A trawl around the net yielded much information about Chlorpyrifos, the chemical responsible for the most recent bird kill in June 2012. A selection of these are below. The first is a general overview of the laws governing pesticde use from the Qld Environmental Defender’s Office; the second is the manufacturer’s warnings; and the third is factsheet from the US National Pesticide Information centre on Chlorpyrifos itself, how it works, and the dangers to human and environmental health if it is misused. The last link is a US Hazard review from 1988 on this organophosphate insecticide.
The farm in question insisted it does not use this chemical, but we can attest that the four hosueholds on the northern and north-western side of this farm would never use such a chemical on our own properties, because we have, variously, children, dogs, parrots, ducks and chickens free-ranging.
We cannot speak for the farm’s southern neighbour, beyond saying that this person has publicly stated that boom spraying when this was an open farm put them in hospital for several days at one point, (legally, I believe this may qualify as a form of assault), and that this person has told neighbours in the past that it was believed the farm’s activities caused a case of bladder cancer.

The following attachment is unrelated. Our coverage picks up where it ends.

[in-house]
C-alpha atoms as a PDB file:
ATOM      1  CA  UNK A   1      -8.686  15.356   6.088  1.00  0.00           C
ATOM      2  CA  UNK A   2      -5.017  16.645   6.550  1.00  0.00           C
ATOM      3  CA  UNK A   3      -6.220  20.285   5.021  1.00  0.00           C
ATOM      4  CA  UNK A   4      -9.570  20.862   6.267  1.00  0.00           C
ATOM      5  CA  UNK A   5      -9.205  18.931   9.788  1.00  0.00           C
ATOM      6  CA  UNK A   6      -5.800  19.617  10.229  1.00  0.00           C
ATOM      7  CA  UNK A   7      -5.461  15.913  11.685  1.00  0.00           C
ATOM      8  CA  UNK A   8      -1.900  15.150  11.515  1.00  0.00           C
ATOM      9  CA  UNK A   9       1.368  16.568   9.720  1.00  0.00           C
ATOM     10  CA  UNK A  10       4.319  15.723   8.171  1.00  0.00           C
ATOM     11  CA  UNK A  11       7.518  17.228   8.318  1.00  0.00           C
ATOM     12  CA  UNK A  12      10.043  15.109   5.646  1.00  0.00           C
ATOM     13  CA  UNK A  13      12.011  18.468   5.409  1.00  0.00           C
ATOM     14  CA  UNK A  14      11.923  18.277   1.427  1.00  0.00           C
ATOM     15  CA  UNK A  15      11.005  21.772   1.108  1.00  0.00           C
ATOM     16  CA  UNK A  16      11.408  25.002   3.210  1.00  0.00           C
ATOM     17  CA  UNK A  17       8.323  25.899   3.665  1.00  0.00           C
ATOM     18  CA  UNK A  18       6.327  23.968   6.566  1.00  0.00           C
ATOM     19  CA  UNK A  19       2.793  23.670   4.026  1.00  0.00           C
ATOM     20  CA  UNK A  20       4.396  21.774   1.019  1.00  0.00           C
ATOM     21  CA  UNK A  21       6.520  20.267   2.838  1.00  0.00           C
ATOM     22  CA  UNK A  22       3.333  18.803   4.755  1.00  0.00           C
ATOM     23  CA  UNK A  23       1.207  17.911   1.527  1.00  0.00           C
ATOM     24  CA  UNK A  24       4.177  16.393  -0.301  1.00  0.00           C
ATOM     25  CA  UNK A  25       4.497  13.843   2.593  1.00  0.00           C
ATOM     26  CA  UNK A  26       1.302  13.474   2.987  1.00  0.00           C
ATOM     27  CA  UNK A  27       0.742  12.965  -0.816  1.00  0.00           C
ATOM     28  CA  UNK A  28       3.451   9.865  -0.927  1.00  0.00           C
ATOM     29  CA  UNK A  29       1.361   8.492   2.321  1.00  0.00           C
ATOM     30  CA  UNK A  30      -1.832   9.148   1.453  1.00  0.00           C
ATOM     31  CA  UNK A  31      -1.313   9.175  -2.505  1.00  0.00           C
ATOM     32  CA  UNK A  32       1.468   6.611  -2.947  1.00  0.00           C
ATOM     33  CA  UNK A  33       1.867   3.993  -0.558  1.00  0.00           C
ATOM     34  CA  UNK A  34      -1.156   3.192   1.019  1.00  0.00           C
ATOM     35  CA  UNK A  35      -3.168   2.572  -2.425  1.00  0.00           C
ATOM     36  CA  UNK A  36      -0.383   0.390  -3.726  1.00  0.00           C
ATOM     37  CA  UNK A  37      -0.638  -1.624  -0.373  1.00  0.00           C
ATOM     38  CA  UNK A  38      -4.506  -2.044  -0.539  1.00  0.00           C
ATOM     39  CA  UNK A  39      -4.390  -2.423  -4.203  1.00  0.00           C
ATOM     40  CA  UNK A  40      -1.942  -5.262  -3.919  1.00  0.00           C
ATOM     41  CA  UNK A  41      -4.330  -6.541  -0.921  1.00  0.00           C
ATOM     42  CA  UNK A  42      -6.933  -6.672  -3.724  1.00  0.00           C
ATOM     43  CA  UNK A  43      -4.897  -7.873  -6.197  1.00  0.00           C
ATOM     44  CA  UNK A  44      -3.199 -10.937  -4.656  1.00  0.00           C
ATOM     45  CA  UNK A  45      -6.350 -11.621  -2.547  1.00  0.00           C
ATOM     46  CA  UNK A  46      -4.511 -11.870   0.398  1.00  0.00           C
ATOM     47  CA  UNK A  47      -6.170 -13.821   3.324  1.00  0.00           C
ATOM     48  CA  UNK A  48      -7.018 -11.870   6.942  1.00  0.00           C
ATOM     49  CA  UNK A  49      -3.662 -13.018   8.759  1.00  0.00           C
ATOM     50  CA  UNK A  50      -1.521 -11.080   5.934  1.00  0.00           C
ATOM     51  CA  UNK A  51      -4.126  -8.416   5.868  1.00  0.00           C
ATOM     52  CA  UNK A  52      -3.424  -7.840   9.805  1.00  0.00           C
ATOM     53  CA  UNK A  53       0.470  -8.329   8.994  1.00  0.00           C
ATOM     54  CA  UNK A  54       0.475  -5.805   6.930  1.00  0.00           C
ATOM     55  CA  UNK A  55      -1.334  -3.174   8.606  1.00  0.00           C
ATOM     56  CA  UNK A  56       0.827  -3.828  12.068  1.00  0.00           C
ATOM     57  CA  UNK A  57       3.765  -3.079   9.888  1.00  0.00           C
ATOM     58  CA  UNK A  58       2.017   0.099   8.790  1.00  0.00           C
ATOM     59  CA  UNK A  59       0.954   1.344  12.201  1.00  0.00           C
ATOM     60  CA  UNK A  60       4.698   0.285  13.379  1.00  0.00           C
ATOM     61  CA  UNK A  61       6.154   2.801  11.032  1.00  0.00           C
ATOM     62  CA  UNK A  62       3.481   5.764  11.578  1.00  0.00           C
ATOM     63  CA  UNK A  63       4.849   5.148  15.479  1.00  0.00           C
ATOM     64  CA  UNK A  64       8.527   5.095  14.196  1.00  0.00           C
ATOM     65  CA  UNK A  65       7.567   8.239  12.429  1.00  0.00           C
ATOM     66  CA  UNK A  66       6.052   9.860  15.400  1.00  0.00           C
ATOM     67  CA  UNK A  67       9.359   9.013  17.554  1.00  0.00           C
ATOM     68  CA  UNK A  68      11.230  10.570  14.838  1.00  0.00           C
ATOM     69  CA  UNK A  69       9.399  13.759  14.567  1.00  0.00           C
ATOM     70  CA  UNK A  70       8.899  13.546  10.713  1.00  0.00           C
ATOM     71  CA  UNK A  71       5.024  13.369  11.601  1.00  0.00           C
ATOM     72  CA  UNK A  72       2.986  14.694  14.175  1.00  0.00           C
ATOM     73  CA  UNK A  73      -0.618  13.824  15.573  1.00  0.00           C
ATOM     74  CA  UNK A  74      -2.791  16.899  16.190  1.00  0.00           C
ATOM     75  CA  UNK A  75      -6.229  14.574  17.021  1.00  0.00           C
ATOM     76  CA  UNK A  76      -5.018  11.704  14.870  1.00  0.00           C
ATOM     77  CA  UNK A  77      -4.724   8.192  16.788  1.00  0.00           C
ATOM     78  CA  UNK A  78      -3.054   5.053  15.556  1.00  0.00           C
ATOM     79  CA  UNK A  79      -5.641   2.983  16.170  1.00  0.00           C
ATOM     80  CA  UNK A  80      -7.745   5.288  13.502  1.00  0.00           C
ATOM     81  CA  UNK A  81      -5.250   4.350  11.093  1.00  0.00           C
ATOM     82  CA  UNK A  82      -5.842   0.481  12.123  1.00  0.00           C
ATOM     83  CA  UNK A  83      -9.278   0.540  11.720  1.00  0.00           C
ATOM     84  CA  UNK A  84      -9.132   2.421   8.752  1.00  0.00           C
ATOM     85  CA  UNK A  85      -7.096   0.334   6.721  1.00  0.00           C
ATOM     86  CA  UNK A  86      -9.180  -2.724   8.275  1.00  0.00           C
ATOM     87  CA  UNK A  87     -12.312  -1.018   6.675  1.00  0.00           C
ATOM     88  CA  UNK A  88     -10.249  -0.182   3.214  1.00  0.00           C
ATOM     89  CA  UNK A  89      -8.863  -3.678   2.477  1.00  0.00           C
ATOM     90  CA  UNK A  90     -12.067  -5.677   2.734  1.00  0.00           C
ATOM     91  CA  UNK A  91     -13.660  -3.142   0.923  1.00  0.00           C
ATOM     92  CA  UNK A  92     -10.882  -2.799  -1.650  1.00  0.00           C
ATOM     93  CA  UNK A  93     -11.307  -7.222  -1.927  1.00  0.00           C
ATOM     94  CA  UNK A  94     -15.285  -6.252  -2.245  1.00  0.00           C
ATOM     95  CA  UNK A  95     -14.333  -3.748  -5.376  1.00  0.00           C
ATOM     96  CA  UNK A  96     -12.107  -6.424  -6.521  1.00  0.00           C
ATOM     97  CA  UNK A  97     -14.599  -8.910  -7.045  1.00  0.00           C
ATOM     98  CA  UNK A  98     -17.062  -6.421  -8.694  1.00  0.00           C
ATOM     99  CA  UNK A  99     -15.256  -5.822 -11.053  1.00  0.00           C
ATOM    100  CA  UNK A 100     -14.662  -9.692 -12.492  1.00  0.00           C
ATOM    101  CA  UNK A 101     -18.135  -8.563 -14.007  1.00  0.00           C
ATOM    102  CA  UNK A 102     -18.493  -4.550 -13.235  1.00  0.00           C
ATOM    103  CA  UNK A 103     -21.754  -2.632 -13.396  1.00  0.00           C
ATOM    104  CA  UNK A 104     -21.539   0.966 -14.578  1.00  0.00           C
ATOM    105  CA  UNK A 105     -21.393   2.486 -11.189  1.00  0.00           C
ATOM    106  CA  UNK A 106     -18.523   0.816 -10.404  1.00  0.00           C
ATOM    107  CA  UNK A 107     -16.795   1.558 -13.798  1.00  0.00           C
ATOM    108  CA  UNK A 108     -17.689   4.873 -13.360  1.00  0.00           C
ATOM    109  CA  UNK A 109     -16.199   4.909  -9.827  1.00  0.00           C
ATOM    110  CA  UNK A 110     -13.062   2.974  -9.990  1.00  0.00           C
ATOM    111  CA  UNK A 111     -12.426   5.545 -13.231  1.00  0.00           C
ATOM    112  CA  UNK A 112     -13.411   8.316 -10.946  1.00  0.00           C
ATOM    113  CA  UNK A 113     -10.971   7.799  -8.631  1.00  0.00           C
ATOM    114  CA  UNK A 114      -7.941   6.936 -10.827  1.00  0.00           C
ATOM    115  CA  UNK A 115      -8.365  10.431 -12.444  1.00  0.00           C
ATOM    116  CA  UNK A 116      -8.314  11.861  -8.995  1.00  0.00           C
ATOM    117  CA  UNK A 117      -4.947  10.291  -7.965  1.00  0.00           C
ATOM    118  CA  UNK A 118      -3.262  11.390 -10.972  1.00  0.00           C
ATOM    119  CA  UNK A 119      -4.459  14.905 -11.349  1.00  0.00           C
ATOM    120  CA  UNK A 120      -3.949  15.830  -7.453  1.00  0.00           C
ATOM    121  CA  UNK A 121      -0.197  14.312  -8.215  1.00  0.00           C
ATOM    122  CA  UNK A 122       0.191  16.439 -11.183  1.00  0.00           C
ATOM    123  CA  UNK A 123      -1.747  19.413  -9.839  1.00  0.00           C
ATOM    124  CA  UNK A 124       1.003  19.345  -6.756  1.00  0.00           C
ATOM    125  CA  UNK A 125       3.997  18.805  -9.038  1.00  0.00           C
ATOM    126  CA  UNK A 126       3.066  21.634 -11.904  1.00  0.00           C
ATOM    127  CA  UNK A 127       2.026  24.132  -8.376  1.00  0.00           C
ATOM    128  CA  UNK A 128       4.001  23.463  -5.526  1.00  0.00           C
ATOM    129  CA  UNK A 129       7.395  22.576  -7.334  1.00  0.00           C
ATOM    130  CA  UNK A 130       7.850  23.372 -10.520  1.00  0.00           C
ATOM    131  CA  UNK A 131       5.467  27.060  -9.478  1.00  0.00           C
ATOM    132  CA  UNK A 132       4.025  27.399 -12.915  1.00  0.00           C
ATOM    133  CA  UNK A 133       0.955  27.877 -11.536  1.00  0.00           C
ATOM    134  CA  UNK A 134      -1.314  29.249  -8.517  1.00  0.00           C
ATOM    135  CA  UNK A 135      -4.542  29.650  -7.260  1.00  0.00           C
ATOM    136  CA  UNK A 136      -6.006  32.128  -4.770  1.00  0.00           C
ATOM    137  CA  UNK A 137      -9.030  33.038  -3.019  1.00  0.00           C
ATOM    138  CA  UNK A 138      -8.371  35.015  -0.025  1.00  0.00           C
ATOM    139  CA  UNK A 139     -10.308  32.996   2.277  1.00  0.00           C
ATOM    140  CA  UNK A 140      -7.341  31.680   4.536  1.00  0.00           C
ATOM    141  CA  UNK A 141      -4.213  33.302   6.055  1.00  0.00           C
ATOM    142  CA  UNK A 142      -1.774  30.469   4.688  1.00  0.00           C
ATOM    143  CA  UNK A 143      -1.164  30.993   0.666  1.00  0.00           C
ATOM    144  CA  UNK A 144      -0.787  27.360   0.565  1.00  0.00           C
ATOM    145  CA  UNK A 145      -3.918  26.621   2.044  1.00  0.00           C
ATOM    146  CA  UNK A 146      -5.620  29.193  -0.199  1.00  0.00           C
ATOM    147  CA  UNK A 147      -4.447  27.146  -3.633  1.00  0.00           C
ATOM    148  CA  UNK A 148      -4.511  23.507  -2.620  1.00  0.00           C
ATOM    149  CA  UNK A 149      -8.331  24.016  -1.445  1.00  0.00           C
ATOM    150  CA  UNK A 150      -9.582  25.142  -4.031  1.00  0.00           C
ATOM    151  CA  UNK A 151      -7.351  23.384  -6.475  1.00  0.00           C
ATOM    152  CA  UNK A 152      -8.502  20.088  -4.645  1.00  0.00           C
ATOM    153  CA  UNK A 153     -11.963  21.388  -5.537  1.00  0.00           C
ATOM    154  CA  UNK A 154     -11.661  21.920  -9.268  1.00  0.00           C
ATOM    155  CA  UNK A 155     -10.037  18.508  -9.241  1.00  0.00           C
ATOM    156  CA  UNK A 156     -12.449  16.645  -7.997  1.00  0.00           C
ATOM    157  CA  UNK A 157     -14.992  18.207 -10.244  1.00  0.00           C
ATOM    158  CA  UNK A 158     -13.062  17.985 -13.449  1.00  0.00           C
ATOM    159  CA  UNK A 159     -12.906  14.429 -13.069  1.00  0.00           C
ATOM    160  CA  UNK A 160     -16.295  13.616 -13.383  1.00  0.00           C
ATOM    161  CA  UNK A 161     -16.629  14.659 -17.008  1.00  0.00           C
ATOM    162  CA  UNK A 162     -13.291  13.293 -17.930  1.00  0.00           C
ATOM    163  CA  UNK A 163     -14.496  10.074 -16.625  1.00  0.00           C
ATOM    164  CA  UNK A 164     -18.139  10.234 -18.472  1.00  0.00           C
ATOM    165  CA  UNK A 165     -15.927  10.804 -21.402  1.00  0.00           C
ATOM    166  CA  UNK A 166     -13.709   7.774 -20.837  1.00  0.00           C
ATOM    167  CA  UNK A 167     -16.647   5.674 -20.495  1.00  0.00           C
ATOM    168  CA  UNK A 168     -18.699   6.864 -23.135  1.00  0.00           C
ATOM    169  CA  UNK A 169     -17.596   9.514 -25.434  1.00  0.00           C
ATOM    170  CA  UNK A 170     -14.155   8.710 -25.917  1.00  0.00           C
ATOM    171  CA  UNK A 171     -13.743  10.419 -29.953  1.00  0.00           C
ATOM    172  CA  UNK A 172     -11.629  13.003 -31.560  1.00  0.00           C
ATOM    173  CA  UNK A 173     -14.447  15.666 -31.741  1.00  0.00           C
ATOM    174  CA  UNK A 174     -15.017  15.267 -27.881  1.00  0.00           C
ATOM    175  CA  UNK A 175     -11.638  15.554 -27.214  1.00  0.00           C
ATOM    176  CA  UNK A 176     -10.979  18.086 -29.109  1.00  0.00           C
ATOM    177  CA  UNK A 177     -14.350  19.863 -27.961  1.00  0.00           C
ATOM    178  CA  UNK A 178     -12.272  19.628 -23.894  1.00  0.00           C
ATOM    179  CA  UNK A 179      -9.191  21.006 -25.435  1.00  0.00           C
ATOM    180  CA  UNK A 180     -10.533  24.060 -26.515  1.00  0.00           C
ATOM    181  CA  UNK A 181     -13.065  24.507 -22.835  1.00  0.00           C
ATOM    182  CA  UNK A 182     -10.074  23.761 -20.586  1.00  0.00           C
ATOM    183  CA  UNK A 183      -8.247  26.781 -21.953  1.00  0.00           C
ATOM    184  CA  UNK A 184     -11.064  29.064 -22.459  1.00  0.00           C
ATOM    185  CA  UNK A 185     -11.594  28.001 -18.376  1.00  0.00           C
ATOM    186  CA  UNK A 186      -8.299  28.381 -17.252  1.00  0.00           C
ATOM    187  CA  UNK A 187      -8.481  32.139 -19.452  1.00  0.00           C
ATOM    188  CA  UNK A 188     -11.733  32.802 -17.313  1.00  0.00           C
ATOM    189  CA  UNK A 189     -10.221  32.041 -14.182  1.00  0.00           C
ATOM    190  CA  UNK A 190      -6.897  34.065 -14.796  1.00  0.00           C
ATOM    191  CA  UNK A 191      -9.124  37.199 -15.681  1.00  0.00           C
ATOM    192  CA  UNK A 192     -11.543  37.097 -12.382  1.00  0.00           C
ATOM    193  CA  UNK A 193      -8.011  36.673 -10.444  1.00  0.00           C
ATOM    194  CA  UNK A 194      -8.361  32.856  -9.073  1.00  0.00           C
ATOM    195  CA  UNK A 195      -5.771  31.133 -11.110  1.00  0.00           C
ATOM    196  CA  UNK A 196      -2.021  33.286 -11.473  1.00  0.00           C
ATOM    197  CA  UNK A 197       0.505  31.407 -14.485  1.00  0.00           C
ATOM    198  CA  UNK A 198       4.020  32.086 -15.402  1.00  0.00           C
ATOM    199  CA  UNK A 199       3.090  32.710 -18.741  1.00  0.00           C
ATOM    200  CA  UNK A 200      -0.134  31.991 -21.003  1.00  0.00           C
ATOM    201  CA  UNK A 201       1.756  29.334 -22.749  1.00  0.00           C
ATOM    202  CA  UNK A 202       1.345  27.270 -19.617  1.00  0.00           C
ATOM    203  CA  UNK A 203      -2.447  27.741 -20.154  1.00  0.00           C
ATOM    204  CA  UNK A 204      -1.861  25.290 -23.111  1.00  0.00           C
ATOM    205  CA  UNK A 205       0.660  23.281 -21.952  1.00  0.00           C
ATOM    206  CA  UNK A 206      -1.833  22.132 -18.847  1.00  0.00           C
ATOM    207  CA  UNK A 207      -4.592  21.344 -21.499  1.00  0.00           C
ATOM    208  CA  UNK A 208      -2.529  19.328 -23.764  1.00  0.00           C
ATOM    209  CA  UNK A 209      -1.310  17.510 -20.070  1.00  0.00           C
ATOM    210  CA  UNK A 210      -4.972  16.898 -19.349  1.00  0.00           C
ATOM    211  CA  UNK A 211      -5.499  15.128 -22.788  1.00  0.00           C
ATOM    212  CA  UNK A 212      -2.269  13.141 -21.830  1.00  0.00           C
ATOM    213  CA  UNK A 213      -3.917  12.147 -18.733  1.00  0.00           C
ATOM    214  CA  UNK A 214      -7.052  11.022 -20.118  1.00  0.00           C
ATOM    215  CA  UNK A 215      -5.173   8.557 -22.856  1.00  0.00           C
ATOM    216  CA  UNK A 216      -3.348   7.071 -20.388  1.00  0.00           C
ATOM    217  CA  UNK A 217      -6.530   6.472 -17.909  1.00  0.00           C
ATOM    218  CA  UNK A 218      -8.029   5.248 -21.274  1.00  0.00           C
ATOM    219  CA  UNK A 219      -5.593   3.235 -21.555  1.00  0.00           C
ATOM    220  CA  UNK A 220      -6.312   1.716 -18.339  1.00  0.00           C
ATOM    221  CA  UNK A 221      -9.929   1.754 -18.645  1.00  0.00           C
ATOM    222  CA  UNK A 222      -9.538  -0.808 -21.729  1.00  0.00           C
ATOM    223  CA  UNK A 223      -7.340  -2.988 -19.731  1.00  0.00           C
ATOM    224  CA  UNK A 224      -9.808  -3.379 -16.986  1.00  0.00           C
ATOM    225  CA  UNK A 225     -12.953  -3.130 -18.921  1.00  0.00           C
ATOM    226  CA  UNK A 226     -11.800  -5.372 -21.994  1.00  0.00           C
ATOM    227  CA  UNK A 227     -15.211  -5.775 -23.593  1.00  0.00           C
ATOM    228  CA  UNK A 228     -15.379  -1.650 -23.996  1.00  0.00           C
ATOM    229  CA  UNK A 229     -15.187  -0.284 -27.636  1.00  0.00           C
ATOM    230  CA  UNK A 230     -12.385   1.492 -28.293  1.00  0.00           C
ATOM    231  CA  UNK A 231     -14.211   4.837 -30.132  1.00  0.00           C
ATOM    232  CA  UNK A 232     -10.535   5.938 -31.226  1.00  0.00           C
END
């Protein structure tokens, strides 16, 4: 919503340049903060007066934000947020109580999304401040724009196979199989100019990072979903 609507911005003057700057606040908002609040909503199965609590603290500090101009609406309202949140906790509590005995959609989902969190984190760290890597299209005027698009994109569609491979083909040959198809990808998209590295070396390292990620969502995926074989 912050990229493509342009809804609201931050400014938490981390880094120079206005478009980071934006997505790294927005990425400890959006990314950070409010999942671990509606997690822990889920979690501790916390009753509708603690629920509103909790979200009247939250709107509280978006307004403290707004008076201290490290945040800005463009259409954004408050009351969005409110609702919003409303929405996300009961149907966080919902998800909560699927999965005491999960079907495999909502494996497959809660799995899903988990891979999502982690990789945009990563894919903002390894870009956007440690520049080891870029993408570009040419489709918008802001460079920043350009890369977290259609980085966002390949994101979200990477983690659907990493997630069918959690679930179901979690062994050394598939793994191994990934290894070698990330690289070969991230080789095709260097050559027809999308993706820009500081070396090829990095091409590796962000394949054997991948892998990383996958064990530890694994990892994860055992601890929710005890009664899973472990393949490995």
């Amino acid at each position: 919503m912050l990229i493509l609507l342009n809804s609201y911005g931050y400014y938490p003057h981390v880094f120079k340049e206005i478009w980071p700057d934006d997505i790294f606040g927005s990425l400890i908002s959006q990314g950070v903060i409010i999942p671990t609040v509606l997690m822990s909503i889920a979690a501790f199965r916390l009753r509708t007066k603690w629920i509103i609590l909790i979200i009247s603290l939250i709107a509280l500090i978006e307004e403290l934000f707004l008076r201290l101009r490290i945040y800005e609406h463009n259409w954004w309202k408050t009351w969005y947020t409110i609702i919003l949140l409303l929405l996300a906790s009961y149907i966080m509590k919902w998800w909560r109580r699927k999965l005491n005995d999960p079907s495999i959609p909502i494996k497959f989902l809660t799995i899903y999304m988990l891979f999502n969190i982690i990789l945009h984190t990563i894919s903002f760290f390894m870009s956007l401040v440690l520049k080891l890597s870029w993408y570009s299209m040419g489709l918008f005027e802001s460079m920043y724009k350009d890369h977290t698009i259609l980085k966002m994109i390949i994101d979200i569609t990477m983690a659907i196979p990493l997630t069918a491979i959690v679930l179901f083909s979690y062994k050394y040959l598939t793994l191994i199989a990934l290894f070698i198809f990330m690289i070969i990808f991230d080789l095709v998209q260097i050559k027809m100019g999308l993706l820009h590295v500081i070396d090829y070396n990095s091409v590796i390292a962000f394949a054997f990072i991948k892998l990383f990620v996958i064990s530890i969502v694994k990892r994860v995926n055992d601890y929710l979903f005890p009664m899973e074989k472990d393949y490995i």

More recently, this neighbour has come out vehemently in support of the farms, and even more vehemently critical of his other neighbours, claiming that the greenhouses that were erected in the switch to Protected Horticulture present much less of a threat to health, and that therefore enough has been done. But chemically-laden runoff still affects neighbours’ properties whenever it rains heavily, and wildlife kills continue to occur.
Certainly, some improvement is better than none, but the information on soil-borne pesticides on this blog clearly show that just containing some spray drift is not enough to obviate the risk to the health of those living around the intensive farming operation. As we have said, again and again, BUFFER AREAS should be mandatory.